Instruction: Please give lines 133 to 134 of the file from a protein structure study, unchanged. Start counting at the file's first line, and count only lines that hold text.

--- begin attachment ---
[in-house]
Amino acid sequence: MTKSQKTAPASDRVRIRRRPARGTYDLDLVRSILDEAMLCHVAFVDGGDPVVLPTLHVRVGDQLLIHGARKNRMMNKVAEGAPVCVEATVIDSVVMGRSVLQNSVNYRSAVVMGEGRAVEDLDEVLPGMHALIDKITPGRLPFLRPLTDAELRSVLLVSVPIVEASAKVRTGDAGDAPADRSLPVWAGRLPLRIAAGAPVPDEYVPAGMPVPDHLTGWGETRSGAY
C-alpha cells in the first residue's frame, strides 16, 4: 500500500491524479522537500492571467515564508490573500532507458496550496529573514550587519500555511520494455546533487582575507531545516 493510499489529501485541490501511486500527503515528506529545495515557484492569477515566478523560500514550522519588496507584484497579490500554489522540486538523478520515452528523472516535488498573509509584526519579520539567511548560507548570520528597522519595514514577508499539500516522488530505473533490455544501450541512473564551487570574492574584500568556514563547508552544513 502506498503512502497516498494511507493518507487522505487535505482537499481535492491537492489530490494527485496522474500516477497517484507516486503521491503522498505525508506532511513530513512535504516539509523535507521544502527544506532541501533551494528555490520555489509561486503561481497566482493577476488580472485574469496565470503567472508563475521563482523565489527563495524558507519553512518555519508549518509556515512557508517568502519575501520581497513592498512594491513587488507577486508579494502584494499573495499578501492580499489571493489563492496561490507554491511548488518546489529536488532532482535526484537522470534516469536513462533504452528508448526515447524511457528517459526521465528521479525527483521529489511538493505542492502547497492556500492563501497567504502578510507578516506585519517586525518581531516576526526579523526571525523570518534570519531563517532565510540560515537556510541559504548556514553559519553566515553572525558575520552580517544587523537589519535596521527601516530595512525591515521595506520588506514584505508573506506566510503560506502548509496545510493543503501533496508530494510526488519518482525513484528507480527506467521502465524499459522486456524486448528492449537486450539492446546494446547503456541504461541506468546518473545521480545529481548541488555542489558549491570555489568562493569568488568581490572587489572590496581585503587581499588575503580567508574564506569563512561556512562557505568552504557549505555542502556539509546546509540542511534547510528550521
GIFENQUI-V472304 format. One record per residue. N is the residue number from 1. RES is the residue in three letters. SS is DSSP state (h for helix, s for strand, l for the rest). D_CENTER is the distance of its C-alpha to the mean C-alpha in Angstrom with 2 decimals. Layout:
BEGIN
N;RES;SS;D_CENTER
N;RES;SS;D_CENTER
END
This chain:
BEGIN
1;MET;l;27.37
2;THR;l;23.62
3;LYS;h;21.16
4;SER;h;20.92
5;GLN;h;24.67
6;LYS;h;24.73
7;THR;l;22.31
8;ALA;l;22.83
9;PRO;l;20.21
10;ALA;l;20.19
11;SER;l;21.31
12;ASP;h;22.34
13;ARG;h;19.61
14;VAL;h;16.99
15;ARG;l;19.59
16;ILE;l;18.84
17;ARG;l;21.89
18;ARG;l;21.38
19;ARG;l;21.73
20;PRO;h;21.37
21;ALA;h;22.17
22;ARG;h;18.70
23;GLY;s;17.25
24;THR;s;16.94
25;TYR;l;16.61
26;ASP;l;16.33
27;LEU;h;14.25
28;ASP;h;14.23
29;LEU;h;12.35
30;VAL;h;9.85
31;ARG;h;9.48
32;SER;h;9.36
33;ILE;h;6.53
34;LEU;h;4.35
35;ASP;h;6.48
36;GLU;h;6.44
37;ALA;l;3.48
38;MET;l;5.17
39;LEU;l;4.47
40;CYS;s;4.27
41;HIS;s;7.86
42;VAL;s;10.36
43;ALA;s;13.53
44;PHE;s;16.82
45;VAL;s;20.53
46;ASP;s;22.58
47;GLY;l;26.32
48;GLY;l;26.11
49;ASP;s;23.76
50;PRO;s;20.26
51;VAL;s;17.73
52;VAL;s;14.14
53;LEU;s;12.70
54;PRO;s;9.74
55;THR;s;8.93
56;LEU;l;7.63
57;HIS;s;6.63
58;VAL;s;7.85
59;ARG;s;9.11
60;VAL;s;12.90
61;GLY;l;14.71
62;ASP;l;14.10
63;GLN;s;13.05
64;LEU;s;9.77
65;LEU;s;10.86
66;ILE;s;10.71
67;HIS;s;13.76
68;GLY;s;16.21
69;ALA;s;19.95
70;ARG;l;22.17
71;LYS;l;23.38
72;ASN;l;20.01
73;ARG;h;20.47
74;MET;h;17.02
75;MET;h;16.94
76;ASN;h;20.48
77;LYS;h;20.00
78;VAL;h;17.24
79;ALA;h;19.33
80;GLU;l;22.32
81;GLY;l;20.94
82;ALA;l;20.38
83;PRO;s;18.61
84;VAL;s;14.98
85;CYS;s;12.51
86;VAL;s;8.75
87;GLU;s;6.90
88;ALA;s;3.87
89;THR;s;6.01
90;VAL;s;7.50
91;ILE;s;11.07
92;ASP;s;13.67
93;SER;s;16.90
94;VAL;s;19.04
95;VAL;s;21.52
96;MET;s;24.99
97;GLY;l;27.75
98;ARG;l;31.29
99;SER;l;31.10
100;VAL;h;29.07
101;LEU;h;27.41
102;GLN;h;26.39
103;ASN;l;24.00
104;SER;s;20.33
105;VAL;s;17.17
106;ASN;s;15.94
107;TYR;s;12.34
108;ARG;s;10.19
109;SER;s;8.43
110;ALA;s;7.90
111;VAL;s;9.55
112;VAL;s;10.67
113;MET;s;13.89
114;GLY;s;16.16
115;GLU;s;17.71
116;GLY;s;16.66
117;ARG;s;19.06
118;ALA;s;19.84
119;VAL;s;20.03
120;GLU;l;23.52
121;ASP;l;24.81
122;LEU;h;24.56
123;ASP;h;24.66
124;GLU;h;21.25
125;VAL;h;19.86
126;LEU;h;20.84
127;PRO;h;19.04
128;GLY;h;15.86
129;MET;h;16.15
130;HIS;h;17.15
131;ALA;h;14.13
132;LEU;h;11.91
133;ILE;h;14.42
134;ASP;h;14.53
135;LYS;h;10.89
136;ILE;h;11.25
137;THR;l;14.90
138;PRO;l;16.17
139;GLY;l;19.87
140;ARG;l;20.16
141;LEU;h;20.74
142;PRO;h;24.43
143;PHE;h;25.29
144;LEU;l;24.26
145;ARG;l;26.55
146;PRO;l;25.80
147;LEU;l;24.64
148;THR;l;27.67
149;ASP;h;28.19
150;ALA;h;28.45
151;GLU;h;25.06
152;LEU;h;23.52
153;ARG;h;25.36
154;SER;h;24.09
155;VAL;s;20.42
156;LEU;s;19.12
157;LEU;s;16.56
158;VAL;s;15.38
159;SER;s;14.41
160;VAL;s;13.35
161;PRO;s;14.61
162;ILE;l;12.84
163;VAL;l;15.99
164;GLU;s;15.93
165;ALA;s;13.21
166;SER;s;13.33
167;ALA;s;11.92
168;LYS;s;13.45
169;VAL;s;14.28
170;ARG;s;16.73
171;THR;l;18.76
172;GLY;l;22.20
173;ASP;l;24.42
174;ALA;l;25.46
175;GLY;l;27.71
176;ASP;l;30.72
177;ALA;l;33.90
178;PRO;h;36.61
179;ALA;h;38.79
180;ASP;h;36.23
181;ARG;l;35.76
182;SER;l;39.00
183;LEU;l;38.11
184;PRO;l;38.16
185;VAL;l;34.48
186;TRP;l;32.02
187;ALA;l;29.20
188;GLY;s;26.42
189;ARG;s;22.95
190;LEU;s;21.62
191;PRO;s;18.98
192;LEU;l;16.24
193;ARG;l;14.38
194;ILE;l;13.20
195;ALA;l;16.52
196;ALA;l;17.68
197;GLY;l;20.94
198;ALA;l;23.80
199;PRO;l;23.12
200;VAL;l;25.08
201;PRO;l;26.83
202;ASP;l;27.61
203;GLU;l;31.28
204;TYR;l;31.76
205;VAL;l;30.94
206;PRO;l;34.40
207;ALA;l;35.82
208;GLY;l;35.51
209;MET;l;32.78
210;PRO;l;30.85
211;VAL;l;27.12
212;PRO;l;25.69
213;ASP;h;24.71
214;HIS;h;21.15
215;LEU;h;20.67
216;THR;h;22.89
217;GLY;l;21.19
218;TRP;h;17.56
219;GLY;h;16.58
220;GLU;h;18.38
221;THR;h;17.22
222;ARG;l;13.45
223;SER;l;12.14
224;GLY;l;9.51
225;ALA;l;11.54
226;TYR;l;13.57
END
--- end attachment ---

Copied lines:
123;ASP;h;24.66
124;GLU;h;21.25